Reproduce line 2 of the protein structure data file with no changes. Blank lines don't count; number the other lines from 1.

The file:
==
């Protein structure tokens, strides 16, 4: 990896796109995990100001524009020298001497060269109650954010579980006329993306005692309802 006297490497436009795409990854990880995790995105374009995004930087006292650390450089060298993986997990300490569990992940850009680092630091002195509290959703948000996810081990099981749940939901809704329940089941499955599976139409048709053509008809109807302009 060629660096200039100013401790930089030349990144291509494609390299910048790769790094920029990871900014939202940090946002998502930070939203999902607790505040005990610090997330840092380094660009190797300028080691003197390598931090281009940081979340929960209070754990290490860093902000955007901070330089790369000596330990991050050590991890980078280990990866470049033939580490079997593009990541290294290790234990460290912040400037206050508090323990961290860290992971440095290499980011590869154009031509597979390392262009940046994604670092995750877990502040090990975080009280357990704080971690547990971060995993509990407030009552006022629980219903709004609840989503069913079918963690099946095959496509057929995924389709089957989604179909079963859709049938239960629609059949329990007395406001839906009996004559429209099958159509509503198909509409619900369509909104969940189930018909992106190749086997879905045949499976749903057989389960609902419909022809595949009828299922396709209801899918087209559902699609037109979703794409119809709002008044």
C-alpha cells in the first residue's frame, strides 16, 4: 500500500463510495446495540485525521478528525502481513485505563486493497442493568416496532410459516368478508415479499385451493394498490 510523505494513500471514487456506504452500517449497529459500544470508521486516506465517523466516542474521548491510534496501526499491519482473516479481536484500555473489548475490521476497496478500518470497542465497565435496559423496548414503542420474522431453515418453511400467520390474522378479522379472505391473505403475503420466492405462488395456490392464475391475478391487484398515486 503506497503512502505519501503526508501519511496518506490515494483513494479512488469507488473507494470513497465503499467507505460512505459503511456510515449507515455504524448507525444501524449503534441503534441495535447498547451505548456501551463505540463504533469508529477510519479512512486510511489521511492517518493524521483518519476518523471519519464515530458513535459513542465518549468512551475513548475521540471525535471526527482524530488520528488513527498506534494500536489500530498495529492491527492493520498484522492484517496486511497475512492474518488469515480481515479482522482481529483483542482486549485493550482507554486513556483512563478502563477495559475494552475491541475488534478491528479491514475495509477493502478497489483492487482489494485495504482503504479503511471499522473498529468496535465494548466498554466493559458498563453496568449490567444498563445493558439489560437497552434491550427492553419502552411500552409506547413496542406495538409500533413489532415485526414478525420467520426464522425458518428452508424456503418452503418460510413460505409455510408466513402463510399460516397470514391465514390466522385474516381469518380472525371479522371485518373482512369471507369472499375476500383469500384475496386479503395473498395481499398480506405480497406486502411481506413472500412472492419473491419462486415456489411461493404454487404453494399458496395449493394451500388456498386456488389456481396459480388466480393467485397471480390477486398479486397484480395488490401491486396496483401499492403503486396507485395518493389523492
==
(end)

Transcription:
C-alpha cells in the first residue's frame, strides 16, 4: 500500500463510495446495540485525521478528525502481513485505563486493497442493568416496532410459516368478508415479499385451493394498490 510523505494513500471514487456506504452500517449497529459500544470508521486516506465517523466516542474521548491510534496501526499491519482473516479481536484500555473489548475490521476497496478500518470497542465497565435496559423496548414503542420474522431453515418453511400467520390474522378479522379472505391473505403475503420466492405462488395456490392464475391475478391487484398515486 503506497503512502505519501503526508501519511496518506490515494483513494479512488469507488473507494470513497465503499467507505460512505459503511456510515449507515455504524448507525444501524449503534441503534441495535447498547451505548456501551463505540463504533469508529477510519479512512486510511489521511492517518493524521483518519476518523471519519464515530458513535459513542465518549468512551475513548475521540471525535471526527482524530488520528488513527498506534494500536489500530498495529492491527492493520498484522492484517496486511497475512492474518488469515480481515479482522482481529483483542482486549485493550482507554486513556483512563478502563477495559475494552475491541475488534478491528479491514475495509477493502478497489483492487482489494485495504482503504479503511471499522473498529468496535465494548466498554466493559458498563453496568449490567444498563445493558439489560437497552434491550427492553419502552411500552409506547413496542406495538409500533413489532415485526414478525420467520426464522425458518428452508424456503418452503418460510413460505409455510408466513402463510399460516397470514391465514390466522385474516381469518380472525371479522371485518373482512369471507369472499375476500383469500384475496386479503395473498395481499398480506405480497406486502411481506413472500412472492419473491419462486415456489411461493404454487404453494399458496395449493394451500388456498386456488389456481396459480388466480393467485397471480390477486398479486397484480395488490401491486396496483401499492403503486396507485395518493389523492